All change at Microsoft as Hyde slips into cloudy costume
Meanwhile, VMware grabs MS partner chief Scott Dodds
The head of Microsoft’s enterprise licensing channel has split to take on a newly created role for cloudy partners, in what could be seen as a signal of where the partner power base is shifting.
Edward Hyde, director of the licensing solutions providers (LSPs), formerly the large account reseller network, is to become operations director for the small and mid-market solutions and partners (SMS&P) team.
In a statement, Microsoft confirmed the move, saying Hyde will “initially focus on emerging channel priorities, particularly cloud solutions providers (CSP)".
There are currently only a handful of CSPs in the UK including Outsourcery, Phoenix IT Group and Softcat, but this will change. CSPs are able to sell the service and provide the billing to help reduce the admin mountain facing Microsoft each month.
The role of the LSPs is expected to become less important over time and will likely be phased out within a few years: Microsoft has moved to simplify licensing with MPSA, and in the cloud era, navigating the dark art of multiple SKUs should become less of a problem.
LSPs built up knowledge of licensing but weren’t reputed for technology implementations, say sources.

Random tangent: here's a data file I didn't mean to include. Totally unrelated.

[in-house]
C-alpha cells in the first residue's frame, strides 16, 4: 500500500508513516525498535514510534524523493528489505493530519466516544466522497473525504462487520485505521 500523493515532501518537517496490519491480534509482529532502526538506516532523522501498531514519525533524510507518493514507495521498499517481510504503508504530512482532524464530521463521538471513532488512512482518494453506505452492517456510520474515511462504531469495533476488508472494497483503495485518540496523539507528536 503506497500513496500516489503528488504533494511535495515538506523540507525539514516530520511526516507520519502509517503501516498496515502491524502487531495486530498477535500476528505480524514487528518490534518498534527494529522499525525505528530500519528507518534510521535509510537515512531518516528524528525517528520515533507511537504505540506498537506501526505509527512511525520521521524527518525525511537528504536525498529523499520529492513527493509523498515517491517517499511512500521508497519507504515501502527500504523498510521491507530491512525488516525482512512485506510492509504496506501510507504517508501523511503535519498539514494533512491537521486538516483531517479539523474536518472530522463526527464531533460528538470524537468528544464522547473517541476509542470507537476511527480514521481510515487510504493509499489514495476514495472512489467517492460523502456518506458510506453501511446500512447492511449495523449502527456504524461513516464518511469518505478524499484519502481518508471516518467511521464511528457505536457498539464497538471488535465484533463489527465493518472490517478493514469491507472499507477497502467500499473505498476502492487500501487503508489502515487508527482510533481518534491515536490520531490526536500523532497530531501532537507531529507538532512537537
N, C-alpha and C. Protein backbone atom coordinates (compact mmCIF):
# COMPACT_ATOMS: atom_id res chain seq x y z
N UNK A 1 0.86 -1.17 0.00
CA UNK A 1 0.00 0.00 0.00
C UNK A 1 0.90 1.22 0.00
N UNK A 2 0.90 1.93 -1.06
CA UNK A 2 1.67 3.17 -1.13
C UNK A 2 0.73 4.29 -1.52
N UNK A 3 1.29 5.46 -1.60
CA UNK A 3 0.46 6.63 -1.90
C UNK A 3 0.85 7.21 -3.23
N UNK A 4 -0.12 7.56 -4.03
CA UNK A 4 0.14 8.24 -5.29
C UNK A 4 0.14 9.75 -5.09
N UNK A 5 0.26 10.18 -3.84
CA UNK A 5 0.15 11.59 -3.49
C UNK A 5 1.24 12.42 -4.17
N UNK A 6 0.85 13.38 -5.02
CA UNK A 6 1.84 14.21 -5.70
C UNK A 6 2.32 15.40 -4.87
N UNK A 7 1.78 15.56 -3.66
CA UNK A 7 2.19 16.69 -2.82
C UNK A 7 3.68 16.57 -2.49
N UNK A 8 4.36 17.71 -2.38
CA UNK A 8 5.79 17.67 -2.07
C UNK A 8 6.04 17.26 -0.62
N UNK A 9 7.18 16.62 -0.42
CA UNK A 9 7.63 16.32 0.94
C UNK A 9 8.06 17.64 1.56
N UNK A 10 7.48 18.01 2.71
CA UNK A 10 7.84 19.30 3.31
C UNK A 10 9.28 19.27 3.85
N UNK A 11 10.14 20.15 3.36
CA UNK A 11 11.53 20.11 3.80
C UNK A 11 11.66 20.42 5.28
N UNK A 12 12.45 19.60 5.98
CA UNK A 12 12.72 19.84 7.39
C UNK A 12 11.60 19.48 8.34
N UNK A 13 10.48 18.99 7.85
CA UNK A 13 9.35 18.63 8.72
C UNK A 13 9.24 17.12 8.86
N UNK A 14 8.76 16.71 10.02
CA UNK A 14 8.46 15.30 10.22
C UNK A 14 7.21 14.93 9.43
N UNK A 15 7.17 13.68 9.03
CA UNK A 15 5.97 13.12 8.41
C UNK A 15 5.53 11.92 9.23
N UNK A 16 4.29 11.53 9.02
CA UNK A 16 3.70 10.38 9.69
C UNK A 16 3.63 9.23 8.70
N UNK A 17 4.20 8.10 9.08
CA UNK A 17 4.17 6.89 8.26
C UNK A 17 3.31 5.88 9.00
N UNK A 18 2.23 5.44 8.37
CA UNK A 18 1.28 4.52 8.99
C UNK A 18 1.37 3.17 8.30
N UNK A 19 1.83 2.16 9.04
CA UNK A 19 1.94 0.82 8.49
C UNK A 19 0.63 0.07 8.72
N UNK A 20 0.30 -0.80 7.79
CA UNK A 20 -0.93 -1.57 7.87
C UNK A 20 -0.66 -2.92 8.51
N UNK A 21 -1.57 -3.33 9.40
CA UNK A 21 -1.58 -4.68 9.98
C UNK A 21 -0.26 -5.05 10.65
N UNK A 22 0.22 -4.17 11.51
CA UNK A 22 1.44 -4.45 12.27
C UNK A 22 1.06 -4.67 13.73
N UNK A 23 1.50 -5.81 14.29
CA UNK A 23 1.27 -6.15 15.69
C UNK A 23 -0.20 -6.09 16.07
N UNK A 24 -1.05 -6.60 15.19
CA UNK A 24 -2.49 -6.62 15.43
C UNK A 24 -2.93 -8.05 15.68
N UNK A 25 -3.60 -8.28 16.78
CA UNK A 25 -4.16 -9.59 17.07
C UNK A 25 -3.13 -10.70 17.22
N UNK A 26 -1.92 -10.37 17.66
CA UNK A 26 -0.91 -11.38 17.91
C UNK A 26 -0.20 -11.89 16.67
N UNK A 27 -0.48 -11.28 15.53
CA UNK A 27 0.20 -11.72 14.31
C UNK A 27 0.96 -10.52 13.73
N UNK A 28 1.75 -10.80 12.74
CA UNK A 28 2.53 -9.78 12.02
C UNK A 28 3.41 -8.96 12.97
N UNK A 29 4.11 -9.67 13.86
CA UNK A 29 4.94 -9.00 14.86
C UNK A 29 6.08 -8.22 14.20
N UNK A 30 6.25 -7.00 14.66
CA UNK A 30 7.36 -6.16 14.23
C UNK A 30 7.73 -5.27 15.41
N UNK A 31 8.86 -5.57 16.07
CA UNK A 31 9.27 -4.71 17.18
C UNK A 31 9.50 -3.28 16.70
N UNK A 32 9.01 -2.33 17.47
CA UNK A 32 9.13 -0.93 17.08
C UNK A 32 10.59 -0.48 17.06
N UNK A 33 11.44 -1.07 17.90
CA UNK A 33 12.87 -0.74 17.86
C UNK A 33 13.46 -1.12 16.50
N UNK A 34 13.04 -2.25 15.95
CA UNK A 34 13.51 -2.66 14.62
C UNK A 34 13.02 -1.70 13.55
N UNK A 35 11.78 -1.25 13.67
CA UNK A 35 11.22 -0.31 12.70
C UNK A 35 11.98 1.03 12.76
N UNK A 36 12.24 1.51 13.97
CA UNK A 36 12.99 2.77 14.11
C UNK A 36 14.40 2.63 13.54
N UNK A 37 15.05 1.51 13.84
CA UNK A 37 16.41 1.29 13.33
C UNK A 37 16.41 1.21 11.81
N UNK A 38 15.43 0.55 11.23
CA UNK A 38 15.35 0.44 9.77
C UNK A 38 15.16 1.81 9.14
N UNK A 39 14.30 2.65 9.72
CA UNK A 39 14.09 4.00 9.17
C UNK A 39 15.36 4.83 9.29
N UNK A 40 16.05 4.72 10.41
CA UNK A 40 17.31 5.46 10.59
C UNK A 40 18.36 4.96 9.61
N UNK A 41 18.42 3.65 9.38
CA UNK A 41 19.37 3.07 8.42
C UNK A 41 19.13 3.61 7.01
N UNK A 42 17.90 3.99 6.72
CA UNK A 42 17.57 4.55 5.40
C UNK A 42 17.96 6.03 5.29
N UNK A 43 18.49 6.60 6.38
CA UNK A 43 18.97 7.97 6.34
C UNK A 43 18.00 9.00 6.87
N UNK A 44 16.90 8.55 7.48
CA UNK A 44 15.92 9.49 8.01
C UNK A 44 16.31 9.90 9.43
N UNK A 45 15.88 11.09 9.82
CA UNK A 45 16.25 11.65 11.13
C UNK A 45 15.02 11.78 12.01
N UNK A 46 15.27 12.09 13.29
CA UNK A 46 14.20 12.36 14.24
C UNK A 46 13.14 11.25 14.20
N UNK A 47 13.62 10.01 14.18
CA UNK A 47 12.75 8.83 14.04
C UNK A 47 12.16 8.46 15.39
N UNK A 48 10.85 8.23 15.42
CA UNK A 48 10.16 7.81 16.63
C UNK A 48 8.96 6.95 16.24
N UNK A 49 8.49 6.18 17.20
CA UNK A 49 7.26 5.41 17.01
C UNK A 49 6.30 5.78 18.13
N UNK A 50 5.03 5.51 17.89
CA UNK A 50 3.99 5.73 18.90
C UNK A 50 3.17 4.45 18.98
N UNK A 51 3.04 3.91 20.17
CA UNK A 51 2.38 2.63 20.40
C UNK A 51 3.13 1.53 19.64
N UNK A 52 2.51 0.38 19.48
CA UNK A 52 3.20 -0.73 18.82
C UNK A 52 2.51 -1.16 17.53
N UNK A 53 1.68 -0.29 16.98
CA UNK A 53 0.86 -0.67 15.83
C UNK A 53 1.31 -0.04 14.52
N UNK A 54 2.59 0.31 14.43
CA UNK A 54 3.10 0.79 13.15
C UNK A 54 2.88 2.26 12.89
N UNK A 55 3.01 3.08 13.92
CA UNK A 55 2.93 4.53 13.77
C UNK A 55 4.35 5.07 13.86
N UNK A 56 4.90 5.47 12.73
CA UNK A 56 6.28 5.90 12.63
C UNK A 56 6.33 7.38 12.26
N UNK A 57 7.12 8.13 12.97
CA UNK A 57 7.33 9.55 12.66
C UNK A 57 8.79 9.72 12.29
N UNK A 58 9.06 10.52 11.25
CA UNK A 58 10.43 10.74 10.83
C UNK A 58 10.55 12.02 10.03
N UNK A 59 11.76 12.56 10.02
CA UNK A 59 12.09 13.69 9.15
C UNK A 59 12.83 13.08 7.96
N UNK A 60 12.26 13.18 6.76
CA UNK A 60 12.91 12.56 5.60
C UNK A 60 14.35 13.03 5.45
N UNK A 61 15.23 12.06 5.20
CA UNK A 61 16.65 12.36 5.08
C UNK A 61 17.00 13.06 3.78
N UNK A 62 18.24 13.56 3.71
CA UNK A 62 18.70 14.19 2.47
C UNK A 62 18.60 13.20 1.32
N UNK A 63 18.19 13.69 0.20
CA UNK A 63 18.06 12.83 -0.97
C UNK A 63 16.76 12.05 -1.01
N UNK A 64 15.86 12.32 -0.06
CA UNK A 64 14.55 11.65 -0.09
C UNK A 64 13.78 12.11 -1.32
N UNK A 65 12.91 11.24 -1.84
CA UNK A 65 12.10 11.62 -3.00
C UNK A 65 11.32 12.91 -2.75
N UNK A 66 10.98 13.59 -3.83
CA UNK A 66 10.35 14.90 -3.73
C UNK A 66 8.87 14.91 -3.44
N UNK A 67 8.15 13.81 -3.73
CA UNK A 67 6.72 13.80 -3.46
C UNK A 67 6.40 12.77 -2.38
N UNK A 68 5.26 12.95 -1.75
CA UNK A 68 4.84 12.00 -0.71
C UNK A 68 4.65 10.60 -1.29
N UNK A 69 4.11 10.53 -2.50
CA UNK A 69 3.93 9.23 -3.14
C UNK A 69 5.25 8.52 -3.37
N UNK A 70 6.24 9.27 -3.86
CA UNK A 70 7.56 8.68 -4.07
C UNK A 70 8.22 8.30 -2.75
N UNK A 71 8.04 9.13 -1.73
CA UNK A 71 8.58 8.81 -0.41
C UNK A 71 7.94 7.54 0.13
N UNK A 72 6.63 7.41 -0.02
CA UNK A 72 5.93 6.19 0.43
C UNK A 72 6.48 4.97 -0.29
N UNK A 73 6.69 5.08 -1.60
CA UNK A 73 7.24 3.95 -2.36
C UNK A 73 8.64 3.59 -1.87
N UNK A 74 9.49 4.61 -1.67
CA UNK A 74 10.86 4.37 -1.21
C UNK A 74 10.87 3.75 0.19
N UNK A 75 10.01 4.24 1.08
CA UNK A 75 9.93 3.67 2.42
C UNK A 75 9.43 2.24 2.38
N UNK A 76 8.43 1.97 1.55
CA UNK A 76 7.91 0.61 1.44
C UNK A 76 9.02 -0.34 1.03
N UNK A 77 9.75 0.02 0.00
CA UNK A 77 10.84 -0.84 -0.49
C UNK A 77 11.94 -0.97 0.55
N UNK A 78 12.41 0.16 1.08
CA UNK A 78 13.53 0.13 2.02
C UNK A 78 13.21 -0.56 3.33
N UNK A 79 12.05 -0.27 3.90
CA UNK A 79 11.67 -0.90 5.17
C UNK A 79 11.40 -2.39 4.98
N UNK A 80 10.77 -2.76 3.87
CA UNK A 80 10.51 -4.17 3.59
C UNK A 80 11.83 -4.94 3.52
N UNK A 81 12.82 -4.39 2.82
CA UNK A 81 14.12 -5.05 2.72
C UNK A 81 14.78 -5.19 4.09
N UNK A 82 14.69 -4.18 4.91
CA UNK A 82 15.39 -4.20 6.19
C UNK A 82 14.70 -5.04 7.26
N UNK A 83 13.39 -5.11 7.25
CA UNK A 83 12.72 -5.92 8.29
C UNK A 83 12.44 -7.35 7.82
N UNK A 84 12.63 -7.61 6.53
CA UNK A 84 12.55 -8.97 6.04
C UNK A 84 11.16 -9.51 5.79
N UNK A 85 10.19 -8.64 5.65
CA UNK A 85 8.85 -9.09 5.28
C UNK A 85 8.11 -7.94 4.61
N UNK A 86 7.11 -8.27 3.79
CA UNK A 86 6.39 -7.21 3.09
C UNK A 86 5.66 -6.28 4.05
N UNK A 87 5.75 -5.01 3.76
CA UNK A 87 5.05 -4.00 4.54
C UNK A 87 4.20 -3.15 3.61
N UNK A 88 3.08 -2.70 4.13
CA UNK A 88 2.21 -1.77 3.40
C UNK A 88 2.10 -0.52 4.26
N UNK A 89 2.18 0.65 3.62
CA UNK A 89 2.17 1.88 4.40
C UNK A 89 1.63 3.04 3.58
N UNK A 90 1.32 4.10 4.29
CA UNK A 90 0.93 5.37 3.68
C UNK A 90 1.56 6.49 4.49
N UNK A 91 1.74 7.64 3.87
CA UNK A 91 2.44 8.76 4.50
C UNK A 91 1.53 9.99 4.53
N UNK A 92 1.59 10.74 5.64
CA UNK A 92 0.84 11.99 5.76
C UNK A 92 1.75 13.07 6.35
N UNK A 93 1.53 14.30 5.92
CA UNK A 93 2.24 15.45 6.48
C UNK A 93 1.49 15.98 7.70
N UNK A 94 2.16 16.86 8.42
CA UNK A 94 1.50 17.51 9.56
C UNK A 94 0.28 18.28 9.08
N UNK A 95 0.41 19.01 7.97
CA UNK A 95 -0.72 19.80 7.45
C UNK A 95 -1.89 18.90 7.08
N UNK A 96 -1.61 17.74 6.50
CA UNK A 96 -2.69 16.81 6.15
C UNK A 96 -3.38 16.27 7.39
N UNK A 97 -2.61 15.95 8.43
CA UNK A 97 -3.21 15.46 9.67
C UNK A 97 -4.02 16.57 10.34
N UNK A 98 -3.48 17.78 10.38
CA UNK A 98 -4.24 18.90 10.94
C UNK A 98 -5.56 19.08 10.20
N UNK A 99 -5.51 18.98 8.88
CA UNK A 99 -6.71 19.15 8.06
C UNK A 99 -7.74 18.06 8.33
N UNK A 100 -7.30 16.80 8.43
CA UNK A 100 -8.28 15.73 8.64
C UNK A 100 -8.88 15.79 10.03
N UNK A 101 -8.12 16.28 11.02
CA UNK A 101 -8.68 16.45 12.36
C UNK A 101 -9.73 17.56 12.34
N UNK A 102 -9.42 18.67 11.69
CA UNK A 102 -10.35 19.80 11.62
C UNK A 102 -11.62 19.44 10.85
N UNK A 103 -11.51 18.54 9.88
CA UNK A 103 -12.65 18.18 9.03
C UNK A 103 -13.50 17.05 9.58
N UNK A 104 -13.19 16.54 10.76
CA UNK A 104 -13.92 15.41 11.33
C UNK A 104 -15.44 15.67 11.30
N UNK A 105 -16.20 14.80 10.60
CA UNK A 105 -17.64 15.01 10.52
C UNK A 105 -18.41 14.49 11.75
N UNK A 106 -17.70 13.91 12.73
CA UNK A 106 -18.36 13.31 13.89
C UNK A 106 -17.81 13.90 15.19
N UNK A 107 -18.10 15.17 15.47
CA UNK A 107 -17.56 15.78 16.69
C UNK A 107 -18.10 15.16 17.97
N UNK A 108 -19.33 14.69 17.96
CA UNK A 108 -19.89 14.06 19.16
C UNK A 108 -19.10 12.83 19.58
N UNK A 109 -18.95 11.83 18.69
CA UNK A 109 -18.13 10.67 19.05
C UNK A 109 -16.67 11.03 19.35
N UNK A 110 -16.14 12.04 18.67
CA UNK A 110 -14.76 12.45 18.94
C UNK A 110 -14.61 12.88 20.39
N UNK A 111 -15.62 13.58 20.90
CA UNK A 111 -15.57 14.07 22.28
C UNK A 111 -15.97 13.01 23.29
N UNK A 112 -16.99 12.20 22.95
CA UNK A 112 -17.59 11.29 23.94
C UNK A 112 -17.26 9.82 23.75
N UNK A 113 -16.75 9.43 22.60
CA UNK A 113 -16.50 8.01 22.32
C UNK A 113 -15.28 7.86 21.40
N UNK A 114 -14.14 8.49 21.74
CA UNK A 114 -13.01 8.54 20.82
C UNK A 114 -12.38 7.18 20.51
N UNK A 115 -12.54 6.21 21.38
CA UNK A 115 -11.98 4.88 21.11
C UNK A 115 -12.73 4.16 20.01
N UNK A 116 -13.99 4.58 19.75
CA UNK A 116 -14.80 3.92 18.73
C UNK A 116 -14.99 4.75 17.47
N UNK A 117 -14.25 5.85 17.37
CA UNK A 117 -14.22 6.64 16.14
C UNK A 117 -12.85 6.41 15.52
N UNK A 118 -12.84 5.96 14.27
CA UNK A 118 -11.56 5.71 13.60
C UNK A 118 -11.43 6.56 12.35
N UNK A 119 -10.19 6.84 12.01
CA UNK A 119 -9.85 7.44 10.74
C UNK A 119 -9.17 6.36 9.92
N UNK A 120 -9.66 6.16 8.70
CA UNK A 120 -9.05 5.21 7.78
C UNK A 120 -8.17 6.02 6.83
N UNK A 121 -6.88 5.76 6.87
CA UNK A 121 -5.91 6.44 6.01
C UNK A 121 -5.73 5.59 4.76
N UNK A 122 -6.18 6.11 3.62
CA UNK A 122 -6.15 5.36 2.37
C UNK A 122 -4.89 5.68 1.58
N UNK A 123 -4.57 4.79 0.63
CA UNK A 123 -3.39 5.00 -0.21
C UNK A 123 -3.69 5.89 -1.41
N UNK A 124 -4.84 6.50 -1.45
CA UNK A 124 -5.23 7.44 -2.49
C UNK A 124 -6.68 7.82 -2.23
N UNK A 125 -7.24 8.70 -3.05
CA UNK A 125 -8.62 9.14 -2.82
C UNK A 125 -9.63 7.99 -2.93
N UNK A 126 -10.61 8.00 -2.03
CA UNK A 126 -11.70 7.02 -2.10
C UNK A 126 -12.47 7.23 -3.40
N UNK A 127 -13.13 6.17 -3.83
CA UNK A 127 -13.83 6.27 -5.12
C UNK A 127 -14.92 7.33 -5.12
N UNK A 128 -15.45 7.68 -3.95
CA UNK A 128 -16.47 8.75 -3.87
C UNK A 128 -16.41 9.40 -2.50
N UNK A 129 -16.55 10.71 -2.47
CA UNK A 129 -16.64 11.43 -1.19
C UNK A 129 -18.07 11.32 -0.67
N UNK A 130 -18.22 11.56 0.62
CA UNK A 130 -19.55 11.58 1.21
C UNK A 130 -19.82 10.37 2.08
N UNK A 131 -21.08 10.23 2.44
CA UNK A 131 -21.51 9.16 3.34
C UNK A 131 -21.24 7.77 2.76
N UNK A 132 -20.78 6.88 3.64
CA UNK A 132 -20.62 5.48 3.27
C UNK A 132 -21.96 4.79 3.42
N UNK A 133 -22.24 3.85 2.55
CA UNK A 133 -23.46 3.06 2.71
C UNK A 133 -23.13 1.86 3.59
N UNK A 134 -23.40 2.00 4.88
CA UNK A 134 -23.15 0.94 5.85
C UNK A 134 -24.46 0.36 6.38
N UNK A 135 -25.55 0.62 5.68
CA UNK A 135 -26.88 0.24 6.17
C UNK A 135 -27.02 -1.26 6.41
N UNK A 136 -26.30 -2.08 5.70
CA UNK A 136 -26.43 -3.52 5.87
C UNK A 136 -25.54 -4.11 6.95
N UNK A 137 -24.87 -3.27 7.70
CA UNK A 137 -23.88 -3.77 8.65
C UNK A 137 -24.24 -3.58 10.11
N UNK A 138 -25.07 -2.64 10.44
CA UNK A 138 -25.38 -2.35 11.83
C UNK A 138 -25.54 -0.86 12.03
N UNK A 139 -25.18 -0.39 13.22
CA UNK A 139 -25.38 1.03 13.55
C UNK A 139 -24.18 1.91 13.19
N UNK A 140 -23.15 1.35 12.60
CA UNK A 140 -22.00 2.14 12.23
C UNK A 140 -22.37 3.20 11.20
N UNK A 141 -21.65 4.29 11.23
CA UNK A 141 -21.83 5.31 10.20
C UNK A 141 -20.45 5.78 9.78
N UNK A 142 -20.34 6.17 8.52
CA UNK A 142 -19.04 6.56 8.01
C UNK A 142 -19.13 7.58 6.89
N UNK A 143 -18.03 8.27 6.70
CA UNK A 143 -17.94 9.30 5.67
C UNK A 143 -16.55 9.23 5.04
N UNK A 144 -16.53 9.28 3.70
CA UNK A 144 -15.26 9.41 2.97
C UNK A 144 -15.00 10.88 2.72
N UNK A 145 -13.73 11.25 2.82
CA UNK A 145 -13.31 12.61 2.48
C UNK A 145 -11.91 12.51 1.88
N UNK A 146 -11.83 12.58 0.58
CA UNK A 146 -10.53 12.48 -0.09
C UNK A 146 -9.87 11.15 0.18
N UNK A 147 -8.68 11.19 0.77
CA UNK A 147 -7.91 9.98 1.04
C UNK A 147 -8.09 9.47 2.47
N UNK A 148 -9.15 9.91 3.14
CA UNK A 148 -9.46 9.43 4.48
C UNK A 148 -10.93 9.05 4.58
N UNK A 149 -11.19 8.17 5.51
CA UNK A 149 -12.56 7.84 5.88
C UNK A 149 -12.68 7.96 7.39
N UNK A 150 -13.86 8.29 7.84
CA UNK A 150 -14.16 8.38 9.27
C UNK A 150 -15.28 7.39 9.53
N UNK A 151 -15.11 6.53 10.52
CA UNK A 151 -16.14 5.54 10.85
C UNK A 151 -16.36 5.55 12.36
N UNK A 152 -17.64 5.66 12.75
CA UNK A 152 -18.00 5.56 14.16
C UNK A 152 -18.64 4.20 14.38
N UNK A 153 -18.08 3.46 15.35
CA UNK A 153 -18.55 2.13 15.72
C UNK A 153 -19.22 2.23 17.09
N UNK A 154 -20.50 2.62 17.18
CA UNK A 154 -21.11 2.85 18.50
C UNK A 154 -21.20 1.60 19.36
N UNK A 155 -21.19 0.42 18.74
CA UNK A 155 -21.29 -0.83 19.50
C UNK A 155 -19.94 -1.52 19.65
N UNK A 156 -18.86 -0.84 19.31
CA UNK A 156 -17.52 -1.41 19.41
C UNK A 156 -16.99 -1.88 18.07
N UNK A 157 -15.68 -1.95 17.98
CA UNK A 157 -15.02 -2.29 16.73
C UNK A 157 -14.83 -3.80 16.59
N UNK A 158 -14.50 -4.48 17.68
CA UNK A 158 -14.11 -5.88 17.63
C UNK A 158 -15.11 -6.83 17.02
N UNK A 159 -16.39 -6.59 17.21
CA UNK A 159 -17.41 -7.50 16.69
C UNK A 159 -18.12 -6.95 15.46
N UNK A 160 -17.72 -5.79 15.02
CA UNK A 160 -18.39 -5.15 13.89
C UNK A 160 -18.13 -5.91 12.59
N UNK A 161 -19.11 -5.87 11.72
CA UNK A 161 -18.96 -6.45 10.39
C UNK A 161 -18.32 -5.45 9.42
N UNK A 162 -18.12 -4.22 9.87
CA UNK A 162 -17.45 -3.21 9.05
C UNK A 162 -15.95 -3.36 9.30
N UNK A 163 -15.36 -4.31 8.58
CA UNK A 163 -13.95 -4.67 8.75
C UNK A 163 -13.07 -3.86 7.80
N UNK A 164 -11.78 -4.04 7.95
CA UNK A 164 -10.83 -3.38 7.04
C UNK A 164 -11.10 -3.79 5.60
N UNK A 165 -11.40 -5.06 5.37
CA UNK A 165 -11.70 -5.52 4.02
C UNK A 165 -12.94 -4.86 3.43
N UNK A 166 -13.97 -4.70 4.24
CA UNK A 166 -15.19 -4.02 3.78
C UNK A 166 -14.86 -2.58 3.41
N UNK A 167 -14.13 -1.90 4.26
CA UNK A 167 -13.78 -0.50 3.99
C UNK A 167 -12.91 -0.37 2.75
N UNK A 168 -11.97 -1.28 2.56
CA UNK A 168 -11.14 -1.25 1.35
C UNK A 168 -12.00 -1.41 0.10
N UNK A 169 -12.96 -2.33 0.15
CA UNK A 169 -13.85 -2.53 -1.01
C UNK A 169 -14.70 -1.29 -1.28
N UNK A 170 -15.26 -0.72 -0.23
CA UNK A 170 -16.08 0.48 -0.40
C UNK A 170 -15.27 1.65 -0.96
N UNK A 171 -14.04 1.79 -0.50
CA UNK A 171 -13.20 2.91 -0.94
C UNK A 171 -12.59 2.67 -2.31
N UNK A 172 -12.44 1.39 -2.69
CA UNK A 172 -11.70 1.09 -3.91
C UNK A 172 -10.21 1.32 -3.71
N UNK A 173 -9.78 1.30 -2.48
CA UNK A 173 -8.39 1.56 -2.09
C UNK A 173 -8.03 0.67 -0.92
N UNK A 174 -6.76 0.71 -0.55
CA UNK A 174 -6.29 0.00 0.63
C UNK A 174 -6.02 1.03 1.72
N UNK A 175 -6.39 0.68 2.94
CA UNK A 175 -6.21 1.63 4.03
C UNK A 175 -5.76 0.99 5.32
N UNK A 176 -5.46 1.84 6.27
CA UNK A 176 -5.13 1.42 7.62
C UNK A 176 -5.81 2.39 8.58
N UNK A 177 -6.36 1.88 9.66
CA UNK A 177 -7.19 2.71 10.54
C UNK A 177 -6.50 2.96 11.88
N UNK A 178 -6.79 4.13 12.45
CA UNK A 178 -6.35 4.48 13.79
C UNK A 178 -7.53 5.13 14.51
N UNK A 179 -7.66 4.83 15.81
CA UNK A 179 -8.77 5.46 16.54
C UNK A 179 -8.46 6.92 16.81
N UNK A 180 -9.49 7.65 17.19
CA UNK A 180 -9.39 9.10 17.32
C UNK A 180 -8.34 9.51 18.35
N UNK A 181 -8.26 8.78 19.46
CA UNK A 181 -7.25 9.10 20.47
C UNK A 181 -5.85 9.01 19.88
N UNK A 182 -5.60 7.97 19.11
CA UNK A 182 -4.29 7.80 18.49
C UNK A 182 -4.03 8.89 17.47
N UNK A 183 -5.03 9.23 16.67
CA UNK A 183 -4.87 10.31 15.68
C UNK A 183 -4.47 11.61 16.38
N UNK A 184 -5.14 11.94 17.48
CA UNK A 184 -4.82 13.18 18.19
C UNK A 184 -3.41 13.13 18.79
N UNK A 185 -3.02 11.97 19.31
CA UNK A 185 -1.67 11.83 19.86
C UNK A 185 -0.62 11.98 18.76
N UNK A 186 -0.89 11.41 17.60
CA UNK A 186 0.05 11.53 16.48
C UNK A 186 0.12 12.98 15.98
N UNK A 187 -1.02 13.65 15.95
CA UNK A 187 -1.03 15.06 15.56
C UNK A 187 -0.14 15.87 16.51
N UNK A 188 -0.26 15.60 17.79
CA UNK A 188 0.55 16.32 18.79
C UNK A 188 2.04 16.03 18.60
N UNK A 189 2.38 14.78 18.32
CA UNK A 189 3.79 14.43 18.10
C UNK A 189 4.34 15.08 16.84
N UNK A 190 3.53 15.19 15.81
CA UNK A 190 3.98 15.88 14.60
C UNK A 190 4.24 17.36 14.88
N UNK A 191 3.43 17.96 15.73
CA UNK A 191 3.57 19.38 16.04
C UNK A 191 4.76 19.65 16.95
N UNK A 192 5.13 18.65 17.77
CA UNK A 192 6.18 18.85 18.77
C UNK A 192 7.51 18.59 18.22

According to sources, Microsoft has tapped up Symantec’s director of new routes to market, Jay Epton, to replace Hyde, although Microsoft refused to comment on this.
In other related moves, VMware has scalped Microsoft’s partner chief Scott Dodds to run its channels and alliances team for EMEA.
Once believed to be groomed as top dog for Microsoft in the UK, Dodds didn’t ever quite get to the MD’s office and has clearly decided to further his career outside the company.
In his last role as Western Europe GM for SMS &P, Dodds looked after channel partners in countries including Spain and Italy, but under Microsoft’s classification of regions, this did not include the largest territories of the UK, France and Germany.
Dodds has some big boots to fill, replacing VMware veteran EMEA partner veep Andy Hunt, who left the world of virtualisation to pursue personal interests. This is often a euphemism for somebody leaving after a less-than-spectacular stint on the job, but in the case of Hunt it's not - he's very well thought of by partners.
Microsoft confirmed the Dodds exit, and VMware refused to comment. ®